I do cringe at the use of the word "arts" to describe ancient objects. The word can have a wide meaning but it is popularly associated with fine craftsmanship and is much beloved by certain museums that restrict their holdings to only the flashiest examples of any type, perhaps because it is well suited to that pompous, selective and superficial approach to history. By definition, it focuses attention on the objects themselves - almost as if they existed in a vacuum to be admired for their beauty and artistry alone - and thus tends to sideline their deeper historical and social significance. In such "arts" centric frameworks, the objects are very often presented as though even their wider context were worthy only of a mere label or footnote and their immediate context were of no interest at all.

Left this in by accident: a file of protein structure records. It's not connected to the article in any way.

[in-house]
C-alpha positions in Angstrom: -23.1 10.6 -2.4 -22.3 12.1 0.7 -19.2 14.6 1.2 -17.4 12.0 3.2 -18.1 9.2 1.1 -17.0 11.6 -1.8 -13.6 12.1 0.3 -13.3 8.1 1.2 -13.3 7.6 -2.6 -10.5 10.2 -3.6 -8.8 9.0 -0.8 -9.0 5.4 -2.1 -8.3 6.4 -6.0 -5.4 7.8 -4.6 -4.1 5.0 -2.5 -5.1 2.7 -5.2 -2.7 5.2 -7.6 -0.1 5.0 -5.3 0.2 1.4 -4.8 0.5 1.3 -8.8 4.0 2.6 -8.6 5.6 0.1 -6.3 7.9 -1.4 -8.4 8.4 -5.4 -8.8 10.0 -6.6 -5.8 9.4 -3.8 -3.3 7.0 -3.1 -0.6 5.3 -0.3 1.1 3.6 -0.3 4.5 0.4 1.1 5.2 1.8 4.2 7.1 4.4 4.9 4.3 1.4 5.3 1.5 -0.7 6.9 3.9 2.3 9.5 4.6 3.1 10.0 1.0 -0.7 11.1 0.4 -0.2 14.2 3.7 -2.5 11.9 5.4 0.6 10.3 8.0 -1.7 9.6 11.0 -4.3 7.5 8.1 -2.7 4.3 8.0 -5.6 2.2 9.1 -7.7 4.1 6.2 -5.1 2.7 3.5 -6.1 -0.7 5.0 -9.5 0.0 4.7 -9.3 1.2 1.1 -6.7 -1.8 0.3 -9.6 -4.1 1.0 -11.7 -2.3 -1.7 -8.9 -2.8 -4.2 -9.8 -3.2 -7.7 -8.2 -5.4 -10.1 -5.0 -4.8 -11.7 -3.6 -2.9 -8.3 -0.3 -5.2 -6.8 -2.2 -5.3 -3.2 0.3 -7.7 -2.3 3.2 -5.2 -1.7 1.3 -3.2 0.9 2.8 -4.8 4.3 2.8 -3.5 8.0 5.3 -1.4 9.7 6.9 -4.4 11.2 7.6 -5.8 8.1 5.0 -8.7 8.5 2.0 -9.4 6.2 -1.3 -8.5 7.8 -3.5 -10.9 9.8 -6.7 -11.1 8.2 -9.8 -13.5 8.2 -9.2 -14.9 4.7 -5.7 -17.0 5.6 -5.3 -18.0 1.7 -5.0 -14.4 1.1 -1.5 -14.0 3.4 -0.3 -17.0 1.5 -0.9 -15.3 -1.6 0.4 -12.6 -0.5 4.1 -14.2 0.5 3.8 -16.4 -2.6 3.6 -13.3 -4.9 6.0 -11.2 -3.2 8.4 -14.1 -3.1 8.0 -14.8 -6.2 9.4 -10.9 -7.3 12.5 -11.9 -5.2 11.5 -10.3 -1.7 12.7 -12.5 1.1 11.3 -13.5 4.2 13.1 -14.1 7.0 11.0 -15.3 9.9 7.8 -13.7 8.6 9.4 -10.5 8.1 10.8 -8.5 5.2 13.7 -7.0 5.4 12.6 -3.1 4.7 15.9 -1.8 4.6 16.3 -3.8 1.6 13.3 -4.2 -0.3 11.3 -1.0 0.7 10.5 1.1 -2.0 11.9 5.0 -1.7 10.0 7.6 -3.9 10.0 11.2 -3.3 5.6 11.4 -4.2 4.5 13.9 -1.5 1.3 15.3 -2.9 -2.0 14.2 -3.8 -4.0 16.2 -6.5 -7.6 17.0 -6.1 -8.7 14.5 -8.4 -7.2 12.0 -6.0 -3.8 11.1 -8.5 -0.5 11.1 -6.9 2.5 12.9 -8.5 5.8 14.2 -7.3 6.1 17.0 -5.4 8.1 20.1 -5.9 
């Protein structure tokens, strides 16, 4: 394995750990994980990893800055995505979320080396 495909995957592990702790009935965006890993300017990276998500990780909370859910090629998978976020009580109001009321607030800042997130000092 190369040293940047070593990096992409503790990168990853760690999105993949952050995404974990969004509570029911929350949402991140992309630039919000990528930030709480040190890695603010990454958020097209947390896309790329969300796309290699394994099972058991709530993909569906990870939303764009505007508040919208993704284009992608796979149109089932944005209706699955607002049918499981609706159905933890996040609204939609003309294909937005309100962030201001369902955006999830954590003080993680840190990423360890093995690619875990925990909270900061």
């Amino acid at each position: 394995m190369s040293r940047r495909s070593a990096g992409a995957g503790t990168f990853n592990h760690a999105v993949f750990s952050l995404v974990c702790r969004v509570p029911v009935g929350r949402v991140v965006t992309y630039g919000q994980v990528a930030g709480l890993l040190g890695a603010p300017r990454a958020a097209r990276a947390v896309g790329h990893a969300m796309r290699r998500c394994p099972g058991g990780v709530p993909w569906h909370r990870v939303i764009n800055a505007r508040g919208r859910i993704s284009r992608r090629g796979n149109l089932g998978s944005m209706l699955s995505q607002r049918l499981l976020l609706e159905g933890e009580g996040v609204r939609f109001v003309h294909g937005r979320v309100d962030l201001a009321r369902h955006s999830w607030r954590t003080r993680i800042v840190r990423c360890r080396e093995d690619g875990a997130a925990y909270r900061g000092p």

Small wonder then that, unless it entails the name of an impressive former owner, the concept of provenance typically holds little meaning to the people who form collections largely predicated on treating objects in that manner: primarily as "arts" in its narrowest sense rather than their role as artefacts in a much broader picture. The production of a scholarly guide comes a bit too late to rectify that concern; the objects have long been divorced from firm contexts which could have told us so much more than retrospective conjecture or how "spectacular" they are.
-------------------* Hat tip to Paul Barford for drawing my attention to the guide,